It seems like an extremely simple way to check the validity of this theory would be to repeat the analysis, but with the letters grouped into two random subsets, rather than right-left subsets. In fact, I'd think the original authors should have done this as a control. If this new grouping yields a graph with any meaningful-looking trends whatsoever (or if multiple repeats of the analysis with different random subsets yield such trends a significant percentage of the time), it would pretty soundly deflate the idea that the original trends are the result of "right-hand favoritism".
The graphs don't all look the same, but they all look interesting, and several of them practically beckon the storyteller. There's something interesting about this general kind of data and "advantage function" analysis worth discovering, I think.
A bit later, Breffni countered that
[I]n fairness to these researchers, they didn't go from pictures to story. They put this QWERTY effect theory on record in previous publications, and adduced evidence in support of it (whatever you think of that evidence); the theory leads to a clear-cut hypothesis regarding trends in baby names; and the hypothesis is indeed supported.
And Steve responded by quoting the Casasanto et al. paper:
"In Experiment 5, we tested whether the first names that Americans give their children have changed over time, as QWERTY has become ubiquitous in people’s homes, and whether new names coined after the popularization of QWERTY are spelled using more right-side letters (i.e., have a greater RSA) than names coined earlier."
and arguing that
This is not a clear-cut hypothesis, at least not clear-cut in the sense that you could state it and there would be little doubt what mathematical proposition about data it hypothesized.
Obviously it's a well established fact that "the first names that Americans give their children have changed over time", both before and after "QWERTY has become ubiquitous in people's homes" — a hypothesis framed in those terms is guaranteed to be supported by the data. Breffni took a more charitable interpretation, namely that the change should be in the direction of greater "right side advantage" over the past 20-odd years; and I agree that this seems to be what the authors had in mind, and indeed what they found.
Steve objects to the idea looking for a slope significantly greater than 0 is a valid way to test such a hypothesis, at least in the sense that the "p value" has any meaning; and extrapolating from his five random-partition experiments, he suggests a "metahypothesis" like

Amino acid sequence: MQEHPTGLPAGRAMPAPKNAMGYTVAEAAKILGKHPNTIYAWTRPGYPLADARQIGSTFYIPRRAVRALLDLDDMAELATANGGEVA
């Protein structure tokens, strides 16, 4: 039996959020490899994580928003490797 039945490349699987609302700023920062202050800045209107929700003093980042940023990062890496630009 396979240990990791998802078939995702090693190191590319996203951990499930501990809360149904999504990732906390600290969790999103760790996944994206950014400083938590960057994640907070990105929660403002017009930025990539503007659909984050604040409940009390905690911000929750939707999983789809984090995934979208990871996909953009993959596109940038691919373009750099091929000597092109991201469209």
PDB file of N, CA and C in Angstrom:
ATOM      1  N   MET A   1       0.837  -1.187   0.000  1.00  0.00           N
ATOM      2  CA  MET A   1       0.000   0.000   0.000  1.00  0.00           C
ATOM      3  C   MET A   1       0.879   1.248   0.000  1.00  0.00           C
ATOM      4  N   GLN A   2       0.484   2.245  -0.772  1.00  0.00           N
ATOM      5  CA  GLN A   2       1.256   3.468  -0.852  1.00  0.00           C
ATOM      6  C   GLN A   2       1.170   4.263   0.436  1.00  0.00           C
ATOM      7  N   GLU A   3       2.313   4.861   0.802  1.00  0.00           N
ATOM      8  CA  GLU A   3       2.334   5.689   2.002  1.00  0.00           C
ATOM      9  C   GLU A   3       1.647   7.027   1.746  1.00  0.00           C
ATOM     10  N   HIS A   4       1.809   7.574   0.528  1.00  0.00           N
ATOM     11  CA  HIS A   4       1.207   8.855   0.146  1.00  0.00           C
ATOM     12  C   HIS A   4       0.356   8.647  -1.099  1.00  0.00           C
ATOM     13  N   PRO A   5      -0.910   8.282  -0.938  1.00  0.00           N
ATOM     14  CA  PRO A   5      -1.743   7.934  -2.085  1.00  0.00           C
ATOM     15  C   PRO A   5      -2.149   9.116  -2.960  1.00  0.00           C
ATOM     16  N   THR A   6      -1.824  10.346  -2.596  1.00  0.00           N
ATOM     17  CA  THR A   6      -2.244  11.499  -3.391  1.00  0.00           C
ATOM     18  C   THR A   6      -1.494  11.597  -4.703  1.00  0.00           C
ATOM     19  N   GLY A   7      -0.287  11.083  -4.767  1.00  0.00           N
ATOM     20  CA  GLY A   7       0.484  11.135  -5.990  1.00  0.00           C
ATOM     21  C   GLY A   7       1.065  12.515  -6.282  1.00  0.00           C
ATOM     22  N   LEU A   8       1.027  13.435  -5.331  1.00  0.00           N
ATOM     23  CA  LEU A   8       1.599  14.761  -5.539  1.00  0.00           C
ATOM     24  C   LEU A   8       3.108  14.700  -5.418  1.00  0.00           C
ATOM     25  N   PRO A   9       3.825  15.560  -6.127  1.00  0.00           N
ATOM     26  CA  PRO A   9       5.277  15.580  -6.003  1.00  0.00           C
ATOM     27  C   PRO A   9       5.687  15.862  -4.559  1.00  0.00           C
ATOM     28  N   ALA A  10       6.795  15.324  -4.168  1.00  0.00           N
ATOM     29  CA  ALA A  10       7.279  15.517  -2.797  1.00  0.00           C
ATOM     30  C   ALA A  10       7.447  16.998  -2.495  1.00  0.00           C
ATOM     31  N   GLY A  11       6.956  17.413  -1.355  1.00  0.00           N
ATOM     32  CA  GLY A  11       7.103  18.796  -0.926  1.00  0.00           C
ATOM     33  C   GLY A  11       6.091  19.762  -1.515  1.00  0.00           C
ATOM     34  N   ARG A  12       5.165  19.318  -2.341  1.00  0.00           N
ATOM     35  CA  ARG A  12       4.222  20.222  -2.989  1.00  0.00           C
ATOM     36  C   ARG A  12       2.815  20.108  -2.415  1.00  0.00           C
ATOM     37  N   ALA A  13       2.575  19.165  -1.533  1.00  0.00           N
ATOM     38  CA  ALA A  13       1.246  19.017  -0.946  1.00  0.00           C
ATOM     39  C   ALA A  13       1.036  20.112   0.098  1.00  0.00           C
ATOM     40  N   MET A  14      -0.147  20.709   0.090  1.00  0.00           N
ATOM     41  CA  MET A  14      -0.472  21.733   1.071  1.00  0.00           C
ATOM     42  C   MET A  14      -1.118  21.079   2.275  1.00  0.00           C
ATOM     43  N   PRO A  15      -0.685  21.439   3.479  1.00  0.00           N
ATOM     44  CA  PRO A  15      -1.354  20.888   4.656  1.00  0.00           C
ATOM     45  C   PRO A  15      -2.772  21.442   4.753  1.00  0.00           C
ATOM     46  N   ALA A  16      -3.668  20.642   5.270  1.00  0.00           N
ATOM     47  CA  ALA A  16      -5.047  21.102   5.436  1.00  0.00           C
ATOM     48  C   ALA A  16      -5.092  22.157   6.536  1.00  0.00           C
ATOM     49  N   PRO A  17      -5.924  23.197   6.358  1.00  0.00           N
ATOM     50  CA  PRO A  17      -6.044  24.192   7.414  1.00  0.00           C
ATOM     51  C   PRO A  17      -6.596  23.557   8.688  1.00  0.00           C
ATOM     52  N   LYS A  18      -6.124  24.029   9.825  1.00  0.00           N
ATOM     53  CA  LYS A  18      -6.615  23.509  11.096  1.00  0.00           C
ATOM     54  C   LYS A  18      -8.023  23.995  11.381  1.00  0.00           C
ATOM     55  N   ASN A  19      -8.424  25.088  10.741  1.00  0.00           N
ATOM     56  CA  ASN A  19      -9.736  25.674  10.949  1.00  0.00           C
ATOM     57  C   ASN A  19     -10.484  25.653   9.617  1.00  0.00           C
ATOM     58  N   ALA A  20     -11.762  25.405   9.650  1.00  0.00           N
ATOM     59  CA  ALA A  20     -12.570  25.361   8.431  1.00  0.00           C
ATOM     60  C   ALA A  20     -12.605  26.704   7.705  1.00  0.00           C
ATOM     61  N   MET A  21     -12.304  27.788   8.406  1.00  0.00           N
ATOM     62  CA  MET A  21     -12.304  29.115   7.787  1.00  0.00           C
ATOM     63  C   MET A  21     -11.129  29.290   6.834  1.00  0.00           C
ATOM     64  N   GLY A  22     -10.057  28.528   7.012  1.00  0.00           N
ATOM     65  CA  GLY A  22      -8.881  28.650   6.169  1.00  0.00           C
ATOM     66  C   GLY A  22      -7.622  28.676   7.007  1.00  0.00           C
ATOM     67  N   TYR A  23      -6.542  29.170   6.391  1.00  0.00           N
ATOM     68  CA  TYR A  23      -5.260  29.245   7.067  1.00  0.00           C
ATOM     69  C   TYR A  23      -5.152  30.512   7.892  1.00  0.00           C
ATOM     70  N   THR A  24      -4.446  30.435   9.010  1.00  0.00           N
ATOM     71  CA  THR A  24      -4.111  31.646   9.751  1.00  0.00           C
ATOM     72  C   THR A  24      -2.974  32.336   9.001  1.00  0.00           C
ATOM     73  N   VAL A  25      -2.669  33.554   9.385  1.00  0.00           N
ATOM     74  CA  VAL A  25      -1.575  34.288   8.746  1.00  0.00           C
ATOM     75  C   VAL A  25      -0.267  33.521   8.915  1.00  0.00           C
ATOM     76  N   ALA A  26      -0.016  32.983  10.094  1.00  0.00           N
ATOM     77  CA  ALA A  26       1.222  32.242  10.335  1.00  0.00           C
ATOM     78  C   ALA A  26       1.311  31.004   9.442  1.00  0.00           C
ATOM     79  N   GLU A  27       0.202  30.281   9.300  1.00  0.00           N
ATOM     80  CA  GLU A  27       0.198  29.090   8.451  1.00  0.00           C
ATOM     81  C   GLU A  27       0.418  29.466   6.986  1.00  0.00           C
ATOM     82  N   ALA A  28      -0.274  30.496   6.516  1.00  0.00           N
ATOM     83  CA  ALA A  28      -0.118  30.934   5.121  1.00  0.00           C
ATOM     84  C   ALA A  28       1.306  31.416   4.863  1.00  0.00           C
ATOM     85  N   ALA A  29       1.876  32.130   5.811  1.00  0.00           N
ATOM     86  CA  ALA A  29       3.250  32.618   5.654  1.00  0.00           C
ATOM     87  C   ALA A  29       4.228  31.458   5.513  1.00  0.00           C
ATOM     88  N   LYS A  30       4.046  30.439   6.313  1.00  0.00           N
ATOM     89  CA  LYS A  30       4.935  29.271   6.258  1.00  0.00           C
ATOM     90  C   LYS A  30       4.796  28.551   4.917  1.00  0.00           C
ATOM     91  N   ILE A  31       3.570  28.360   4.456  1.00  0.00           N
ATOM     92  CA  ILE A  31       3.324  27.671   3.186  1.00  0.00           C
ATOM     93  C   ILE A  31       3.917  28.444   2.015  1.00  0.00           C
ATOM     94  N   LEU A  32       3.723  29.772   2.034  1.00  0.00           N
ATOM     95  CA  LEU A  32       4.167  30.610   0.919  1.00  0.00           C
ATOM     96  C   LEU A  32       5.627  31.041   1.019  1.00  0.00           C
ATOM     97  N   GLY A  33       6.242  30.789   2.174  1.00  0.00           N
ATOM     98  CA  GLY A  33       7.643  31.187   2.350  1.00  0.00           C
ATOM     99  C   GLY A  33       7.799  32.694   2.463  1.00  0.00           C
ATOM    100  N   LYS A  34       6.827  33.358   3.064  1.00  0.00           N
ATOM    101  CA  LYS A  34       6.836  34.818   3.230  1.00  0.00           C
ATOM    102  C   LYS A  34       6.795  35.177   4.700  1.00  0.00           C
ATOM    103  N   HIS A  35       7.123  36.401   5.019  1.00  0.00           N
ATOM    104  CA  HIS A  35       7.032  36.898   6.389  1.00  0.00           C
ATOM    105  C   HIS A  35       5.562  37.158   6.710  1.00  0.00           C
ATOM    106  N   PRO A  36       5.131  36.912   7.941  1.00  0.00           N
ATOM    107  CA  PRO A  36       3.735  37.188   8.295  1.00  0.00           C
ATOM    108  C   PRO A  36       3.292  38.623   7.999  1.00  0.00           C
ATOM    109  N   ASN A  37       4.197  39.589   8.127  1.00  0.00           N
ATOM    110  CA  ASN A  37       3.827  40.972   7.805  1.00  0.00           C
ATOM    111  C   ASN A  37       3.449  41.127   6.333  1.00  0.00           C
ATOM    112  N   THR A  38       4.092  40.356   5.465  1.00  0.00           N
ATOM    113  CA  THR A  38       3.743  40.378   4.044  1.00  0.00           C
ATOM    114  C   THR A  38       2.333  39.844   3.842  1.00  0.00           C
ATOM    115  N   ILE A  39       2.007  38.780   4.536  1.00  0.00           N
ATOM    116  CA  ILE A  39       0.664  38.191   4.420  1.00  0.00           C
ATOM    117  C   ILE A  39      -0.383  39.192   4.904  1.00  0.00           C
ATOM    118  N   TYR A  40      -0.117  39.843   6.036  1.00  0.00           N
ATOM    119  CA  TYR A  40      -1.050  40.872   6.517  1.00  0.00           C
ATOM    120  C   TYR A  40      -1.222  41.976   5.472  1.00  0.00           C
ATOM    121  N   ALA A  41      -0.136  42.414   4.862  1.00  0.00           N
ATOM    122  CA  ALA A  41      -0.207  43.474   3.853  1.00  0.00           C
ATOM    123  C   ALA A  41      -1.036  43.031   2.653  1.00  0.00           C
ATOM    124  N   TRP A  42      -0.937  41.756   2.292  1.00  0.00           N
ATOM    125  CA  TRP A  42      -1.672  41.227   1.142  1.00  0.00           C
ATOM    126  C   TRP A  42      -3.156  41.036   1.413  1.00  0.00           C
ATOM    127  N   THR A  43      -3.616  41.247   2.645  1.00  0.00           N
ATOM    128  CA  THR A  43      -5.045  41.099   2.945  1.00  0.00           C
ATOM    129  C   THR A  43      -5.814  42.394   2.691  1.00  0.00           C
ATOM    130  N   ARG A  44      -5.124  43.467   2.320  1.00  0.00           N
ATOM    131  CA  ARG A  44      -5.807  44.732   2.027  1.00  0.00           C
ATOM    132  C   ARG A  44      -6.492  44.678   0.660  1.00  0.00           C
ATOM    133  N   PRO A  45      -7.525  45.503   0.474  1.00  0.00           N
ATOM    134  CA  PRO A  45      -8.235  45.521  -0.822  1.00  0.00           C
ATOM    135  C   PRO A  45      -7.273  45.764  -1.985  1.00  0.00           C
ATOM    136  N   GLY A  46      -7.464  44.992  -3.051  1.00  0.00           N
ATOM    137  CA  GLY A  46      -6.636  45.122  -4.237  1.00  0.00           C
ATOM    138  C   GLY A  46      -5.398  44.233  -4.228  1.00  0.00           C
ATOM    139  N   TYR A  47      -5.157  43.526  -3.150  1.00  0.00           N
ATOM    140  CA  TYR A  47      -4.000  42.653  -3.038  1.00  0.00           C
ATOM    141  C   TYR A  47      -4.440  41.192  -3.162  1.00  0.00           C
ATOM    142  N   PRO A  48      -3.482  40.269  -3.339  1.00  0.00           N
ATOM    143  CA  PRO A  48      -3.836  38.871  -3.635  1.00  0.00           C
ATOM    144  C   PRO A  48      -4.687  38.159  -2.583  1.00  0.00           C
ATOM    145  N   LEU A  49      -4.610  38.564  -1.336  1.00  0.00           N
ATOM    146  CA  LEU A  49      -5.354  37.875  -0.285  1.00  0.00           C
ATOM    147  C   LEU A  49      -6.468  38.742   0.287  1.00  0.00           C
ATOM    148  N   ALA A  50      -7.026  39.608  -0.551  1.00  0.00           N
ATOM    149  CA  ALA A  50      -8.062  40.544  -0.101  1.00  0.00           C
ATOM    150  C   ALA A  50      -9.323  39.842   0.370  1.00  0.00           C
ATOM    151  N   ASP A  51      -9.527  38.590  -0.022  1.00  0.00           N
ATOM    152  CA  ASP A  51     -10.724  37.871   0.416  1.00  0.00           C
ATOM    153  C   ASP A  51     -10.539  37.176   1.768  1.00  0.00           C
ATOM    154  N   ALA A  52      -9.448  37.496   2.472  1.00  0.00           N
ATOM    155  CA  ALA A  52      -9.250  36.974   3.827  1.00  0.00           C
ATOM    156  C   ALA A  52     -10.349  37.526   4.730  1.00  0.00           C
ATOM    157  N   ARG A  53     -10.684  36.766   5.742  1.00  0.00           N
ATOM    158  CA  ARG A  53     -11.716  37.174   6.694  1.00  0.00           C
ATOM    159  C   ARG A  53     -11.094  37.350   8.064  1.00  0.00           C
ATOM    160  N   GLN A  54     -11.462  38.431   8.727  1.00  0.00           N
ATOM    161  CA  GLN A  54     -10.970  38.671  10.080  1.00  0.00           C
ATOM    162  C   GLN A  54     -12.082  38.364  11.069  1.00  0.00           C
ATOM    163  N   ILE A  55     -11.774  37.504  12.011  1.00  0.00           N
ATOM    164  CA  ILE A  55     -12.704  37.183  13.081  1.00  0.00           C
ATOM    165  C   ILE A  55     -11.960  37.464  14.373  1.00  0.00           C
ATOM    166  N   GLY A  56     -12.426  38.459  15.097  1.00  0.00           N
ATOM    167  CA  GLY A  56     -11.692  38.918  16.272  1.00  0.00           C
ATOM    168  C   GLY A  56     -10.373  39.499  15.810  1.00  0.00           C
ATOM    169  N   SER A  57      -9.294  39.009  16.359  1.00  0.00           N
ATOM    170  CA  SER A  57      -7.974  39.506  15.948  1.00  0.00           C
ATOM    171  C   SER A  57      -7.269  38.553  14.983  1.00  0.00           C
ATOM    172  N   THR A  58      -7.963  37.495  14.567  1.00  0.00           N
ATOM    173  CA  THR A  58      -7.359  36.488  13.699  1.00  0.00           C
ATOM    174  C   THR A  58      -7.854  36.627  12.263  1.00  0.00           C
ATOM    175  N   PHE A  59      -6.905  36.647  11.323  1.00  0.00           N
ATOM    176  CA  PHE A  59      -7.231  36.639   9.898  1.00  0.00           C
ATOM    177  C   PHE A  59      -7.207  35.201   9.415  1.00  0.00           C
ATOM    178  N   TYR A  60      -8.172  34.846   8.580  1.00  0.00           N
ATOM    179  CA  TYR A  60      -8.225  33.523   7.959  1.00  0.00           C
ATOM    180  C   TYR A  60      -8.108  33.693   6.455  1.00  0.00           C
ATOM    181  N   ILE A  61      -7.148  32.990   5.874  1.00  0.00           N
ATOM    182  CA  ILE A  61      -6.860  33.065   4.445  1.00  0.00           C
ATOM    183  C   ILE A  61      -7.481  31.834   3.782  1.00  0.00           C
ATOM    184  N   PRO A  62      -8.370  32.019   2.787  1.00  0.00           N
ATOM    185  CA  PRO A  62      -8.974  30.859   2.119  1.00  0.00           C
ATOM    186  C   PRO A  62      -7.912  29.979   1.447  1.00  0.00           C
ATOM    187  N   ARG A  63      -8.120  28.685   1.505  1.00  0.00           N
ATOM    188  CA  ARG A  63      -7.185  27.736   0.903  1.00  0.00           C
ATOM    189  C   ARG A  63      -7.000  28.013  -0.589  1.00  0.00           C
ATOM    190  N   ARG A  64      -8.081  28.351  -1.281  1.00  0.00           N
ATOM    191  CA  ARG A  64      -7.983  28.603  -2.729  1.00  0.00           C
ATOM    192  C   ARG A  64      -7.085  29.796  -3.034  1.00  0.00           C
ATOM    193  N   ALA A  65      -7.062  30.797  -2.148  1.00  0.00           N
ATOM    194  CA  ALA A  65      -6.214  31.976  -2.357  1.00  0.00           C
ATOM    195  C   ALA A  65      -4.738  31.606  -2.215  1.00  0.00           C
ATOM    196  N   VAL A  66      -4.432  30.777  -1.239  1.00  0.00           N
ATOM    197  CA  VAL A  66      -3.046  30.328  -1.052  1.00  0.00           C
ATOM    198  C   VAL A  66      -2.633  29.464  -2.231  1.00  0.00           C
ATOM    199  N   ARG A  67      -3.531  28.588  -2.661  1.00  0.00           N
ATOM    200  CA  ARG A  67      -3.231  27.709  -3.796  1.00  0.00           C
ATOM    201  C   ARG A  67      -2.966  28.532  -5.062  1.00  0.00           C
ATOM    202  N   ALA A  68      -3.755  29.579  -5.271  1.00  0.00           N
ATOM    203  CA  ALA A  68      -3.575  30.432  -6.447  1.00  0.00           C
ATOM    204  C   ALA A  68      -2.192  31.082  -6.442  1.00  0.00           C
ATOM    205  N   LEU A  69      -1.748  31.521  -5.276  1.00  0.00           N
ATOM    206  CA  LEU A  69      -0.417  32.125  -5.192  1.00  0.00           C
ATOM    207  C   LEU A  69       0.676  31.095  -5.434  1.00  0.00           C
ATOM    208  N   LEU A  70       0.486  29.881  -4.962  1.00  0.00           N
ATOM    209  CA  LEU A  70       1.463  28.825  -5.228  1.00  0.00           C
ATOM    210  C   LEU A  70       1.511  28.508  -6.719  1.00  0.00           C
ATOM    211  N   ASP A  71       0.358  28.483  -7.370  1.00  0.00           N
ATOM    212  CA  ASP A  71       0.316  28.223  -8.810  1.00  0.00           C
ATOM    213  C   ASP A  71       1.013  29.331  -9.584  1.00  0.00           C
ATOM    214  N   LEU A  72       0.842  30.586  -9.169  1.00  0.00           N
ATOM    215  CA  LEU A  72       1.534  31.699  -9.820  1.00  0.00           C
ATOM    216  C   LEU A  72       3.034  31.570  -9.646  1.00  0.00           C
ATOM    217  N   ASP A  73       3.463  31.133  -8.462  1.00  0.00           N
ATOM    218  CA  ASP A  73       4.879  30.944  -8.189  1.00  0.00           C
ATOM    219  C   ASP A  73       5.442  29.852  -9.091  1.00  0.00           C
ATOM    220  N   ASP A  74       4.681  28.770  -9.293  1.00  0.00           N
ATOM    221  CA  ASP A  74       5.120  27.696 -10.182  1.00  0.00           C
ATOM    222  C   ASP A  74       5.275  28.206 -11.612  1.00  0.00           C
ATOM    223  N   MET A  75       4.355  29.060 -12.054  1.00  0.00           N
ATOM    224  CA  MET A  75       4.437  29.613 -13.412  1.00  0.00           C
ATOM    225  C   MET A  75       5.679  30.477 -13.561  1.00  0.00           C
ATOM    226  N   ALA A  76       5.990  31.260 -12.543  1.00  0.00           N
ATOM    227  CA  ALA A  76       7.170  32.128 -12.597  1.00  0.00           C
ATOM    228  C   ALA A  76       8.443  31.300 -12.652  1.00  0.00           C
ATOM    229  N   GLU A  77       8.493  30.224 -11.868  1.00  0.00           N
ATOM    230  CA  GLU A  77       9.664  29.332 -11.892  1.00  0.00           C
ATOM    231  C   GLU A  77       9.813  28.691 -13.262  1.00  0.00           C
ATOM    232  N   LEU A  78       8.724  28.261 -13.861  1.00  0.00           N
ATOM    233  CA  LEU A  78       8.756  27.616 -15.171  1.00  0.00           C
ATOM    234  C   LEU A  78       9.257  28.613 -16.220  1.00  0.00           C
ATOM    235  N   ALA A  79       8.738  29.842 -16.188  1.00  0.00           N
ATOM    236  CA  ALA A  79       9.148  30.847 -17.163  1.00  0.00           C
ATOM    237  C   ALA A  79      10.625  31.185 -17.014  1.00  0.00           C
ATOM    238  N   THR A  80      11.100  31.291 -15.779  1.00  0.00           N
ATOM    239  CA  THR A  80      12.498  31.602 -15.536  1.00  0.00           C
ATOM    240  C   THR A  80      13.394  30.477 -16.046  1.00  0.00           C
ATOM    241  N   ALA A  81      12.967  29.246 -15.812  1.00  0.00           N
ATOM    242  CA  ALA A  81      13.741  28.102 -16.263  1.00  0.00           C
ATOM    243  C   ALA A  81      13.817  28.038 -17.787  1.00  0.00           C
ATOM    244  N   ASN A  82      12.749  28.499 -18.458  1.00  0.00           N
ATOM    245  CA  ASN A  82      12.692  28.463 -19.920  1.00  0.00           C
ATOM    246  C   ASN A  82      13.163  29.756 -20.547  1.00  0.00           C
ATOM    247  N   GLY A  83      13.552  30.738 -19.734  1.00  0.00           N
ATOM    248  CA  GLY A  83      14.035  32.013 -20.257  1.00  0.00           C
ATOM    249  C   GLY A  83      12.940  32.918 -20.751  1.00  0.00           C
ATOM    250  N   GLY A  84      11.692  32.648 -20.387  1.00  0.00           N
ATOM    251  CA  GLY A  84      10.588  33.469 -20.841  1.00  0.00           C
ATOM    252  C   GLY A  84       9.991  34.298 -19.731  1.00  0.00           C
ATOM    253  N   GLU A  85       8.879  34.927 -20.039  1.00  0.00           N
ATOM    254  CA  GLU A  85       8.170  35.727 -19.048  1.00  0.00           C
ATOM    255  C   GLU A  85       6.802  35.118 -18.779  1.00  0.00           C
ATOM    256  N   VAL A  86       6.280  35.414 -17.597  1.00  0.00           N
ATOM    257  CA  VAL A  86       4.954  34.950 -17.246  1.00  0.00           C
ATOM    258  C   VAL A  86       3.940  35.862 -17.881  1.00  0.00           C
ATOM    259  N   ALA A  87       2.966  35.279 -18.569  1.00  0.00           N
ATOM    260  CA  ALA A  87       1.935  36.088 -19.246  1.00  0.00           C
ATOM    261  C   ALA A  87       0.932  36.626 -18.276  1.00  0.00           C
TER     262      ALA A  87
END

Let M be any measurement on words that is computed as a sum over the letters of the word of a function on the letters A to Z that has value between -1 and 1. Then the mean value of M on the 802 baby names in significant use since 1960 has probably been trending in the same direction for at least 15 years.
In order to facilitate empirical exploration of such metahypotheses, I wrote a simple program to generate random partitions of the alphabet into 11-against-15 subsets, and to check the random-subset-advantage (averaged by name) against the SSA's baby-name data from 1960 to 2012.
(If you want to continue the recipe at home, and have access to a unix or unix-like environment, my programs are linked and described at the bottom of this post.)
Here are ten runs:
And here are Steve's five examples again:
It's not exactly the meta-analysis that Steve asked for, but 8 of these 15 random trials have "statistically significant" positive slopes over the period 1990-2012. So I'd respond to Breffni's cogent observation by guessing that Casasanto et al. in fact had about a 50-50 chance of being correct — maybe a bit better since they could have adjusted their estimate of when "the popularization of QWERTY" occurred.
And I wonder whether they would have reported this experiment if the results had been equivocal or negative. They could have found plenty of good reasons for concluding that baby-name changes are not a valid test of their ideas.
Mainly, I agree with Steve that there is an interesting mathematical point lurking in these graphs, not specifically connected to baby names or QWERTY handedness. More on that at some future time.
RECIPE: As discussed in the previous post, neither Steve nor I were able to reproduce Casasanto et al.'s count of 788 names that occurred 100 or more times in every year from 1960 to 2012. On different interpretations of the definitions, we came up with sets of 802 names and 791 names. In what follows, I'm using the list of 791.
The basic data from the SSA is here — when you unzip that archive, you'll find 134 csv files of the form "yobNNNN.txt", where NNNN is a year from 1880 to 2013. You can run this script to create corresponding files "100yobNNNN.txt" that are limited to the names that occurred 100 or more times in the years 1960-2012. (If this strikes you as an unnecessary restriction, you can adjust the following script appropriately.)
Then each time you run this script, it will create a new random 11-to-15 partition, and run it over the years 1960 to 2012 in order to create an analogue of the "right side advantage" time function. You'll need this randperm (perl) function, and the file alphabet.
Finally, (a modified version of) this R script will create the graphs — note that you will have to change the list of random letter-sets to correspond to the results of your experiments.